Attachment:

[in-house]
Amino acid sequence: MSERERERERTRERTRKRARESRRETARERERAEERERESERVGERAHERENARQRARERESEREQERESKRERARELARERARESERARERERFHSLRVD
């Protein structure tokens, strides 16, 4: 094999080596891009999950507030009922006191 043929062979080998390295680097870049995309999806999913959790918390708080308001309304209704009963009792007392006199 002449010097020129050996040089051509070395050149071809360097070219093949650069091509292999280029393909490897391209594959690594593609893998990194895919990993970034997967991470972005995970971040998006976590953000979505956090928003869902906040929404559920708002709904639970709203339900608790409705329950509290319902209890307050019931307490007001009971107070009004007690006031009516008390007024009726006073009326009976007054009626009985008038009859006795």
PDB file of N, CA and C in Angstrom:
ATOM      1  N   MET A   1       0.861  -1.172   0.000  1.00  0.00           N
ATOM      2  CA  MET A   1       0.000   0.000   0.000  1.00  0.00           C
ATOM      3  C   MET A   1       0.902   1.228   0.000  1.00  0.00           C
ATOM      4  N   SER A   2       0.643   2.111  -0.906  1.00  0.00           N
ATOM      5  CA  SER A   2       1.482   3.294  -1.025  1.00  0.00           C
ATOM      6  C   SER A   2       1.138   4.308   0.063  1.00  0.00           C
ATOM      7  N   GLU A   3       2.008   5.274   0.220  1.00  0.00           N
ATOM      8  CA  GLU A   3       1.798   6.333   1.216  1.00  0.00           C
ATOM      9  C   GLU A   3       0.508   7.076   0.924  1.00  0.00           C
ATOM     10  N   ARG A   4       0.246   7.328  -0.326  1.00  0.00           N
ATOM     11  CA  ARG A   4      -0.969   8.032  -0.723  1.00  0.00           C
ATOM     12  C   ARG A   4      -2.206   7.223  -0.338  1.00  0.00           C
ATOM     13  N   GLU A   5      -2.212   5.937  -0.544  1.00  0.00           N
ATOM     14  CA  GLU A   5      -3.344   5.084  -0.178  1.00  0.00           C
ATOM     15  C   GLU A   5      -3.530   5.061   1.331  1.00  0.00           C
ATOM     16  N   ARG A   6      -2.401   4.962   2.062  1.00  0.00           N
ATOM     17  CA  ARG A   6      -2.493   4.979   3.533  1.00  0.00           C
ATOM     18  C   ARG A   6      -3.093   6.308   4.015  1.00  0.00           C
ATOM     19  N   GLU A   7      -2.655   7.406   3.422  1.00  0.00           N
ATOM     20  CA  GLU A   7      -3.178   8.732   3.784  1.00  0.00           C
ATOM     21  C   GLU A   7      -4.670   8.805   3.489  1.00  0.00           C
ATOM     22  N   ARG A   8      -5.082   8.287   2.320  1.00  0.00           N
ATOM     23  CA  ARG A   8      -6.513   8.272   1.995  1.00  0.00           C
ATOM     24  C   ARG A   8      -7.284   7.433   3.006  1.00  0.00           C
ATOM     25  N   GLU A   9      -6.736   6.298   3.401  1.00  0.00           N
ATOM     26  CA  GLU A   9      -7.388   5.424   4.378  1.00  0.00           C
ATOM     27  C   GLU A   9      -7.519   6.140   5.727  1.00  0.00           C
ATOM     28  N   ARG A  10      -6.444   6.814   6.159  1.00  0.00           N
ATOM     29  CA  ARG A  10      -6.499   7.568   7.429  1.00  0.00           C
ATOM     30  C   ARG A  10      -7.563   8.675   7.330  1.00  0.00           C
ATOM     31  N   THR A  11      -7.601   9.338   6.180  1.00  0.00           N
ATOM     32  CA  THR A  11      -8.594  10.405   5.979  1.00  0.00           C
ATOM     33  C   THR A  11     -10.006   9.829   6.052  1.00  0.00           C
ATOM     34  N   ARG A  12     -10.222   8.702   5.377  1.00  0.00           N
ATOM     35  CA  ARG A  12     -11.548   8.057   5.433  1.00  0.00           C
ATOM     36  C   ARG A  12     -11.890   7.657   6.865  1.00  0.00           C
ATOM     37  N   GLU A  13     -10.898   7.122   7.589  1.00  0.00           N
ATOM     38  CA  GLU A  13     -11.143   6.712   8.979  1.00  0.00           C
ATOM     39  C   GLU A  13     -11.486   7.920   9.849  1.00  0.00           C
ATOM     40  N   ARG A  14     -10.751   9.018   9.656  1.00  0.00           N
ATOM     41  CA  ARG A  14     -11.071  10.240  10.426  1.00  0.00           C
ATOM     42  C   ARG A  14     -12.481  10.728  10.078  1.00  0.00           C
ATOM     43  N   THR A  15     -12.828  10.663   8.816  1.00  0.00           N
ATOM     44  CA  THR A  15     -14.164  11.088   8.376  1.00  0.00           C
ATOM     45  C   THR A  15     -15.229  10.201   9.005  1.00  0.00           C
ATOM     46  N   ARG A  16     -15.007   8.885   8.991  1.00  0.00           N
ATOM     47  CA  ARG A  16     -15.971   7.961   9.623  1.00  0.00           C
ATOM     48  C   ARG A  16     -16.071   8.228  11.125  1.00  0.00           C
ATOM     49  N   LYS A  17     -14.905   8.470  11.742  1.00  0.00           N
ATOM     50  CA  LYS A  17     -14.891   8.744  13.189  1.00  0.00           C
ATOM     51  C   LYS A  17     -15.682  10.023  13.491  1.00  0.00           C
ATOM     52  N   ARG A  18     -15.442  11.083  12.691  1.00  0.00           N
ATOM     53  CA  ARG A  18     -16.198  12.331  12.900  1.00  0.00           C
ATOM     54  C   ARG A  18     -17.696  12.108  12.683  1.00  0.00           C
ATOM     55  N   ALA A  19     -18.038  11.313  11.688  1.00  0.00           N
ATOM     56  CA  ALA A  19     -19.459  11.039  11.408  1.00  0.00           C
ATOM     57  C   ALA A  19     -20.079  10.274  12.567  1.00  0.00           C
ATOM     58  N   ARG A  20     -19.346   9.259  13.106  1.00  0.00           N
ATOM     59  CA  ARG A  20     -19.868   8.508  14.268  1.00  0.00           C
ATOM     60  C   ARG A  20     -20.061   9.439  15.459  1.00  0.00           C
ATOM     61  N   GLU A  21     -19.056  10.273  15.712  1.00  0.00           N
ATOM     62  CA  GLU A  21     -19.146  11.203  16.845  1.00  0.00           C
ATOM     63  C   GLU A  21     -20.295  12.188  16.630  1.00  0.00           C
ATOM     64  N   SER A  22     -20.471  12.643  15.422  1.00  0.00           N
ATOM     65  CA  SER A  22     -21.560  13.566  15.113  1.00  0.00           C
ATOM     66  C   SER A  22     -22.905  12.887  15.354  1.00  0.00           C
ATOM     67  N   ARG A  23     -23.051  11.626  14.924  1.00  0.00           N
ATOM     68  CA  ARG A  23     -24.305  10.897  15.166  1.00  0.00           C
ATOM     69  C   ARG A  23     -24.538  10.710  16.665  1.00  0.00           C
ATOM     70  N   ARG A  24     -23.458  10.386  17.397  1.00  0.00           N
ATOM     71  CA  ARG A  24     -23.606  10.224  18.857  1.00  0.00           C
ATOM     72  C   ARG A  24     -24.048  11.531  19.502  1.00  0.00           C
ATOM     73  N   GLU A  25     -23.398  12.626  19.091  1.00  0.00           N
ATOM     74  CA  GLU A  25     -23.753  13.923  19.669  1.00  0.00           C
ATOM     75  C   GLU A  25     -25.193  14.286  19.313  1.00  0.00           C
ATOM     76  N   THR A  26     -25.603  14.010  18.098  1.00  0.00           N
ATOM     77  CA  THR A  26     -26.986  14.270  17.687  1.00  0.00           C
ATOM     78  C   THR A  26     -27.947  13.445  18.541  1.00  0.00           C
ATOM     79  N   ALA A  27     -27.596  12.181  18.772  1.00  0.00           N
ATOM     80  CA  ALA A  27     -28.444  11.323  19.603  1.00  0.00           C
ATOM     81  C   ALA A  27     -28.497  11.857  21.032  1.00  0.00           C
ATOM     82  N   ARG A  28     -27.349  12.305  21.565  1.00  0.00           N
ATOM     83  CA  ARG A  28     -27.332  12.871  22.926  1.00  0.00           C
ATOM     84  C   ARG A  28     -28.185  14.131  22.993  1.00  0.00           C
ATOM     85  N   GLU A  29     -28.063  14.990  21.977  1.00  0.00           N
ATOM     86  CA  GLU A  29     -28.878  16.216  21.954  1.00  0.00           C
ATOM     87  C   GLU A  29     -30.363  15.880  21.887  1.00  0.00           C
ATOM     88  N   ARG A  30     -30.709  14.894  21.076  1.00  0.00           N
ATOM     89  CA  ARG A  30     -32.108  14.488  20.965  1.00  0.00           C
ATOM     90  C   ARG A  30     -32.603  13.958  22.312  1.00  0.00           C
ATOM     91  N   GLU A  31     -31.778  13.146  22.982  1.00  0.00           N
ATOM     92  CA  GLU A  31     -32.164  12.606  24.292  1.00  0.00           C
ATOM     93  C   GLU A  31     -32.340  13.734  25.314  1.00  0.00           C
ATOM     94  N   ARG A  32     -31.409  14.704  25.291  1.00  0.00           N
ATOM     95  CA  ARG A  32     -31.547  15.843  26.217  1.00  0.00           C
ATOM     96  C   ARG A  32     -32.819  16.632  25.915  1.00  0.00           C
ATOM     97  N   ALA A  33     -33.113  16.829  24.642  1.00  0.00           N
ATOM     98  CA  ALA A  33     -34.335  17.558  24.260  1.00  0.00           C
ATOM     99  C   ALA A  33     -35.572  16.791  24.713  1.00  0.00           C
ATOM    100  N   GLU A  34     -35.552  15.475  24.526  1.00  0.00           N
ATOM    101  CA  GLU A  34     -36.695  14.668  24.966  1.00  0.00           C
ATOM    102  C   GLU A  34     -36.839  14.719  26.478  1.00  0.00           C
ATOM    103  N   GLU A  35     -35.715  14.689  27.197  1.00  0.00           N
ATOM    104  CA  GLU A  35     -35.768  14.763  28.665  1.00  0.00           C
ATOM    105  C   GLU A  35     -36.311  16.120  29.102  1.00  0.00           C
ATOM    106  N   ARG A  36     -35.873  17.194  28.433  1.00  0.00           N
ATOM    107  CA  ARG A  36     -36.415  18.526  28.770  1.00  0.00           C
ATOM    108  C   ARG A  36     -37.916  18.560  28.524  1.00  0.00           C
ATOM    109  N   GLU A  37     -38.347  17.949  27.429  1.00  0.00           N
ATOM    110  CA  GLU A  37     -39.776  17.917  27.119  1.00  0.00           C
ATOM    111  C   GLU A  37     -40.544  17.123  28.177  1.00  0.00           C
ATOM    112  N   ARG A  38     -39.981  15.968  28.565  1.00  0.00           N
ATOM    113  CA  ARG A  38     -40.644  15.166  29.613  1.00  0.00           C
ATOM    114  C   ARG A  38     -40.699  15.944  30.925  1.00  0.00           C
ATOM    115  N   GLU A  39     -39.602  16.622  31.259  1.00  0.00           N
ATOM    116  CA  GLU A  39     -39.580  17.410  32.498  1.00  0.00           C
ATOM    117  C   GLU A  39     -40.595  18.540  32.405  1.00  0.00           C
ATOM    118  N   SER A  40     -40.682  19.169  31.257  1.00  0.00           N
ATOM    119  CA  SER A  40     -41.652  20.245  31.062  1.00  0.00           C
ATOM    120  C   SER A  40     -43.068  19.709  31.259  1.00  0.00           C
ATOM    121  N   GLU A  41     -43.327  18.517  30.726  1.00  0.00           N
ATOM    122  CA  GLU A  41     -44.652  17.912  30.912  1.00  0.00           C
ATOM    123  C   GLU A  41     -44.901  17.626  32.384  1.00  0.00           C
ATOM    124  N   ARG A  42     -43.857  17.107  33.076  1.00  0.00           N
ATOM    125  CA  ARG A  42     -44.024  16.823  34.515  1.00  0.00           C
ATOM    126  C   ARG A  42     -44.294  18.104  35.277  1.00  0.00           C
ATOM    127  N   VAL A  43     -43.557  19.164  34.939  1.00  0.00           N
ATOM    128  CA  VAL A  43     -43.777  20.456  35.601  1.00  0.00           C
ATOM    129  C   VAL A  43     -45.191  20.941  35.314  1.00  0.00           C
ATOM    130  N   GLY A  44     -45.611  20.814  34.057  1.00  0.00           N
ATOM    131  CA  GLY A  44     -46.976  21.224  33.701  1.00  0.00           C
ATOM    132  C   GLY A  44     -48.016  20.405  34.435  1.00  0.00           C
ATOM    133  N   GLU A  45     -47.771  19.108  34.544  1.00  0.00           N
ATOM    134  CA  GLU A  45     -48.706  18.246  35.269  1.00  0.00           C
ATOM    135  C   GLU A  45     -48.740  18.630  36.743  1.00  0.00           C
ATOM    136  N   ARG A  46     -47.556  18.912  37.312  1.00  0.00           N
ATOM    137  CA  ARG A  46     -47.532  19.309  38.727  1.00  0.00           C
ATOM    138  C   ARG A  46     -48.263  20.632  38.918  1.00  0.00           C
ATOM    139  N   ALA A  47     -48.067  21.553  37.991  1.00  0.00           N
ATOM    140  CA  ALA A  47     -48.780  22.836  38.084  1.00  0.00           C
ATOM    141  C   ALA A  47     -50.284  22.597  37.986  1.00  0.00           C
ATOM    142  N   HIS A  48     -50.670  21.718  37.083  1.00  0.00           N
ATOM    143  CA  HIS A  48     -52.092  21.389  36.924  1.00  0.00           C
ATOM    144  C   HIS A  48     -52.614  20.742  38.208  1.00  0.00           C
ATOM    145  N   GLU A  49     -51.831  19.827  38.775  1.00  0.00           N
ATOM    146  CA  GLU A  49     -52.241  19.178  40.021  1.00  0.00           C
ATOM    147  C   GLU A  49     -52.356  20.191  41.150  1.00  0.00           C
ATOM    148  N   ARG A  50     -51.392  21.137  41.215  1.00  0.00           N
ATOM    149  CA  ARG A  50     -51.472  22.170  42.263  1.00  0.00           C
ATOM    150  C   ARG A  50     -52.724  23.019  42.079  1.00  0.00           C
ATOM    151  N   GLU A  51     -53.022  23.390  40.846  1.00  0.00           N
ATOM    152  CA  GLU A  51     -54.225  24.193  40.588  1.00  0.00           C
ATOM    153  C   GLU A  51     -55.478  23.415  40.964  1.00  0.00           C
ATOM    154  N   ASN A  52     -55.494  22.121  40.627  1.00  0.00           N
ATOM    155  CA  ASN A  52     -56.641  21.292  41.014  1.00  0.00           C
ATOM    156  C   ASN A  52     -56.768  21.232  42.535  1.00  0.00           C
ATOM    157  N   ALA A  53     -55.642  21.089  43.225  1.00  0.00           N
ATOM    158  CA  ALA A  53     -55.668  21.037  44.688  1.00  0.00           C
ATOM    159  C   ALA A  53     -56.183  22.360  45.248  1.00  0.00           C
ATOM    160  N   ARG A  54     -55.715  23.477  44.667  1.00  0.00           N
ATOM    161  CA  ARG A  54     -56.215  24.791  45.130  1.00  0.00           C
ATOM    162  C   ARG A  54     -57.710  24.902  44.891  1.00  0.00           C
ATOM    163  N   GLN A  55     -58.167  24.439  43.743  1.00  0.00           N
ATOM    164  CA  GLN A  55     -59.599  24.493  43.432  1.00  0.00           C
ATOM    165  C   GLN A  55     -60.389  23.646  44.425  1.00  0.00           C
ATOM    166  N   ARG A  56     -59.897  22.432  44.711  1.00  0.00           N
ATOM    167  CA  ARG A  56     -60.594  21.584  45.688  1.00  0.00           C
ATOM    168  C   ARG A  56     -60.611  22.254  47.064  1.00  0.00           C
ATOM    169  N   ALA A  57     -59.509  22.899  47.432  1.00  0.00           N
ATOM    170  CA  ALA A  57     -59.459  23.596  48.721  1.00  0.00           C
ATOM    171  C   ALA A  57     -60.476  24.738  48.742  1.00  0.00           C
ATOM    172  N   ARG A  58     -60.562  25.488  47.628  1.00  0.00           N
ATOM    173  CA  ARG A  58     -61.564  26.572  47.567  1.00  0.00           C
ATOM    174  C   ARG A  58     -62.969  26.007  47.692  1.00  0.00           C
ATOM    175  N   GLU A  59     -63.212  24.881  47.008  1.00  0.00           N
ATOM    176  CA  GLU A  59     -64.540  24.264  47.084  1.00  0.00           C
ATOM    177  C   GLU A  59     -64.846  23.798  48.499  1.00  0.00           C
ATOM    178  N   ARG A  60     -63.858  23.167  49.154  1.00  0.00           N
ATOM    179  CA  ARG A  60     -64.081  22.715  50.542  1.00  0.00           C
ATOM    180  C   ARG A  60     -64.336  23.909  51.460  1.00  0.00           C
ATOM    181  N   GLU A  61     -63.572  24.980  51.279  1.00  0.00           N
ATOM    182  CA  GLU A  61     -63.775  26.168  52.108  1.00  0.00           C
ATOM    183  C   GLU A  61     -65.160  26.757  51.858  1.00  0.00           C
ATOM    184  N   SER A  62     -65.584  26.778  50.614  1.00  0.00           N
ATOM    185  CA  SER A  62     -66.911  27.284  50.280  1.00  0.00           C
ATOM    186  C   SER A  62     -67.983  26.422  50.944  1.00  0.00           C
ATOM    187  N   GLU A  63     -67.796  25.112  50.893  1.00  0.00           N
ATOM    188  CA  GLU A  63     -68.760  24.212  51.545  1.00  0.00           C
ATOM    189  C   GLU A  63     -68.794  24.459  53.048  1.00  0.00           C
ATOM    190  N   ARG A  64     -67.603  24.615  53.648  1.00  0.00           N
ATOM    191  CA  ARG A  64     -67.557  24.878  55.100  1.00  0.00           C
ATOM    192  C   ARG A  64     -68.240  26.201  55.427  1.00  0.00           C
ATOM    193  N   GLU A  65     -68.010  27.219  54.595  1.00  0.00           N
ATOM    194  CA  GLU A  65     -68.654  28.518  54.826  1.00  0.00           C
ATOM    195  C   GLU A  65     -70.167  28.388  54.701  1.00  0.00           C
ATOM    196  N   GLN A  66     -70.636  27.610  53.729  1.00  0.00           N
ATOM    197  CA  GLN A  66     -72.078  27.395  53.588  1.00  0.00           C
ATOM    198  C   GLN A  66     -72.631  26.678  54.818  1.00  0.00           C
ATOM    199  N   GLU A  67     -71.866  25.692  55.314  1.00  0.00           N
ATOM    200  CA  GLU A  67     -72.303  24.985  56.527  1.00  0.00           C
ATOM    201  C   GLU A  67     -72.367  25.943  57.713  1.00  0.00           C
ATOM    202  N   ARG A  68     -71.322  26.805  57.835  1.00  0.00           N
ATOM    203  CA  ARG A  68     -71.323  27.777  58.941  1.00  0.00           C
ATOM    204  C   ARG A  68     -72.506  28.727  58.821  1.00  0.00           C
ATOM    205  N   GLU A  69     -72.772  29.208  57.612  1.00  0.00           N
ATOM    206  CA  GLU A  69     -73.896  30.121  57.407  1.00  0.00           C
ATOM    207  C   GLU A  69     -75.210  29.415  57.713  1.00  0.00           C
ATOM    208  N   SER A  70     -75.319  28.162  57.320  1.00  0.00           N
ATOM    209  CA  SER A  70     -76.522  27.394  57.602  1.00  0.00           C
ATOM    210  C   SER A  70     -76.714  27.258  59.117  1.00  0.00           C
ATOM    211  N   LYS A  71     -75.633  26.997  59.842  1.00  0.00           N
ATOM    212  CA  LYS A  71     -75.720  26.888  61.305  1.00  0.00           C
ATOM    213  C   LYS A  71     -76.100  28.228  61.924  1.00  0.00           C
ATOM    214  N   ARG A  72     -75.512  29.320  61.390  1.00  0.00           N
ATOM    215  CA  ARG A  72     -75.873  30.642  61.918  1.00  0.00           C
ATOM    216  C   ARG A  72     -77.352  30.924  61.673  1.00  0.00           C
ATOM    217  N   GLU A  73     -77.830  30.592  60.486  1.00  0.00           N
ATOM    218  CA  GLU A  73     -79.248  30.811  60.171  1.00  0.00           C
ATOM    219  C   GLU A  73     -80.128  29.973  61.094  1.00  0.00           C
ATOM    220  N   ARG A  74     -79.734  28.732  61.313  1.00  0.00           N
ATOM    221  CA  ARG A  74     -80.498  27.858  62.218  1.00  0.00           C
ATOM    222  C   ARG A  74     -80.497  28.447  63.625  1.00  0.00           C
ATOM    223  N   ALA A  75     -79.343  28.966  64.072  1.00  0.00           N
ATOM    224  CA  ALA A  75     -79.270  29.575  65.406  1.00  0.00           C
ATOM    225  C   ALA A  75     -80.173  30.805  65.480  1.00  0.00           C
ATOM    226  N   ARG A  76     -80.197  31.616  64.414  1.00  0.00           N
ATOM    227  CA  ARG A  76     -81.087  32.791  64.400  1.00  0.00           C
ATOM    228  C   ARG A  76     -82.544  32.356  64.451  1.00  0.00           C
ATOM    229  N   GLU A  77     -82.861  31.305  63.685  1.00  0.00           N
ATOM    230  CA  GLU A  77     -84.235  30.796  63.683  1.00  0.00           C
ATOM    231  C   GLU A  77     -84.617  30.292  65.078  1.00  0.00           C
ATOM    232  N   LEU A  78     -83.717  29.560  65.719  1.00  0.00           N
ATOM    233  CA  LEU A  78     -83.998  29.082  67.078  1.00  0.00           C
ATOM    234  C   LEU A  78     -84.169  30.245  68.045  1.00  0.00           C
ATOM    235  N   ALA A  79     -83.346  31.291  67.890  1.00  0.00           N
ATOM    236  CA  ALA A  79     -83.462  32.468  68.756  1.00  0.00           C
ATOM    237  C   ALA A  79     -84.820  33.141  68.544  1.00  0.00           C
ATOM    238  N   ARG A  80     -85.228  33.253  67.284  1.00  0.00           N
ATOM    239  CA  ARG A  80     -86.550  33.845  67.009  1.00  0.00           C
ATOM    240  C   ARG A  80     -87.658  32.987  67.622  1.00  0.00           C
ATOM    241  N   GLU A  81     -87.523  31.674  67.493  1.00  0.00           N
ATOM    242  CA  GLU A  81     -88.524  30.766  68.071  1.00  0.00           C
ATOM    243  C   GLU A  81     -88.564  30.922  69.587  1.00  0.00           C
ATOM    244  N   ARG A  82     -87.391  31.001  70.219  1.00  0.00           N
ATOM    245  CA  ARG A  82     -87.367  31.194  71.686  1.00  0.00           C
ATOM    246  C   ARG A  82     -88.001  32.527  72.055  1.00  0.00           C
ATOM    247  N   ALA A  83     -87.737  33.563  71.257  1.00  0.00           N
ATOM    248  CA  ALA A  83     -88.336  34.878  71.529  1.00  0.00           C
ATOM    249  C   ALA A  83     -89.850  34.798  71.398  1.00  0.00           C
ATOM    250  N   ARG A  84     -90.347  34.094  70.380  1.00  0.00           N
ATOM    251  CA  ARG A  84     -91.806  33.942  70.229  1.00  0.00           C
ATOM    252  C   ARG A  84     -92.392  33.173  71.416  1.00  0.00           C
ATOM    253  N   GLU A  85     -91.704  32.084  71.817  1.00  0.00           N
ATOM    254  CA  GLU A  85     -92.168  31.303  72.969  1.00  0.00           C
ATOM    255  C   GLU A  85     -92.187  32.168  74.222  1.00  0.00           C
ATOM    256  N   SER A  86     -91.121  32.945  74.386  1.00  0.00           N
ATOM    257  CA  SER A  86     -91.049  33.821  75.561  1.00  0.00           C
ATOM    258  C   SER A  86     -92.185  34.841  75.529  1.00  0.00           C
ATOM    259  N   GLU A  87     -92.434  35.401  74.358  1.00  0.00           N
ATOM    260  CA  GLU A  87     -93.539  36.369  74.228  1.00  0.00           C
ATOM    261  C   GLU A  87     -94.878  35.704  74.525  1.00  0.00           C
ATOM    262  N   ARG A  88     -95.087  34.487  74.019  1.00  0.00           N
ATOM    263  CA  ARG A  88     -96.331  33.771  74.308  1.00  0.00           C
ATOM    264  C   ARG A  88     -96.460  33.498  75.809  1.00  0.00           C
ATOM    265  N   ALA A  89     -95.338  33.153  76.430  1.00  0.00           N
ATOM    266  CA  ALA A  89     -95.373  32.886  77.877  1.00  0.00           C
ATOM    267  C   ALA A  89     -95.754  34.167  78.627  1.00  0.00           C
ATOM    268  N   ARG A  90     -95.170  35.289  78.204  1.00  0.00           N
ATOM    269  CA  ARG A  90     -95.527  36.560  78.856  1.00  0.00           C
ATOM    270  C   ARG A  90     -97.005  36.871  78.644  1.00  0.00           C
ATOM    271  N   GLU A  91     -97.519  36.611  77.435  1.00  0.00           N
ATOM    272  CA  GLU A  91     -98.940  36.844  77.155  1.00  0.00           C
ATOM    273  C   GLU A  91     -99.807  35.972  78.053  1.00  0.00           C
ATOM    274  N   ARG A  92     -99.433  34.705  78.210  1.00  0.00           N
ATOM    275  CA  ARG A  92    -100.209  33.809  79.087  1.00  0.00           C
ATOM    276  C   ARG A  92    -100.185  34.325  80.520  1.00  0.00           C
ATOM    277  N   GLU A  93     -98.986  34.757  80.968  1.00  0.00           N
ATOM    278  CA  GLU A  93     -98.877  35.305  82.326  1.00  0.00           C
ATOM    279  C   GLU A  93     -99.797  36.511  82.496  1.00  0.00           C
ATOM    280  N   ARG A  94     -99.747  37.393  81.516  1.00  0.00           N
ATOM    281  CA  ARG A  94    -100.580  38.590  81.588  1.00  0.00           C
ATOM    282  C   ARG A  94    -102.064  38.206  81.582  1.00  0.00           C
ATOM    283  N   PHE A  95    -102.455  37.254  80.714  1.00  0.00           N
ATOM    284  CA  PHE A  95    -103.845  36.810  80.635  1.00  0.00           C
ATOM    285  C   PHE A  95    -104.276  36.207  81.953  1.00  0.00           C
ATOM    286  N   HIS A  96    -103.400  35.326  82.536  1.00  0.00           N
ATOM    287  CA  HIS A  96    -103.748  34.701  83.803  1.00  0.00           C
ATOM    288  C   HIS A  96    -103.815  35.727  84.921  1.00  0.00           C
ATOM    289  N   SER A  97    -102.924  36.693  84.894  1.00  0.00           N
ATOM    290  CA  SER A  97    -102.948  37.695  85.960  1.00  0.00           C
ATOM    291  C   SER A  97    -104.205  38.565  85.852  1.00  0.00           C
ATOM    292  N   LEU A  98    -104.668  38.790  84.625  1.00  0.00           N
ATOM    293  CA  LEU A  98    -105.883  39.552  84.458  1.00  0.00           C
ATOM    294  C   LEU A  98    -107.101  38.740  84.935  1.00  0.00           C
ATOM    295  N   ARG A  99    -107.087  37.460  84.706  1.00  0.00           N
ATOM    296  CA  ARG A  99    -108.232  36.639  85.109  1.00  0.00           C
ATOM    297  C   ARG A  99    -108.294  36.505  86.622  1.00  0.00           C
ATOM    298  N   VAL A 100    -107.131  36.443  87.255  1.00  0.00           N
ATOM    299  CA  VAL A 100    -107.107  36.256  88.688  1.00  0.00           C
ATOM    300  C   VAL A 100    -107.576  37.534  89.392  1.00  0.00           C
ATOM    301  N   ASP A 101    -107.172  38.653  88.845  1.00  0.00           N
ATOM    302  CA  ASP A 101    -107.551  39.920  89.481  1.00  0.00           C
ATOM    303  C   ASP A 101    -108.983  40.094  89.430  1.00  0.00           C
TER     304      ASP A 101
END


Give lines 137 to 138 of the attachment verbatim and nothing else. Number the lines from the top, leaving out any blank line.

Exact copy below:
ATOM    133  N   GLU A  45     -47.771  19.108  34.544  1.00  0.00           N
ATOM    134  CA  GLU A  45     -48.706  18.246  35.269  1.00  0.00           C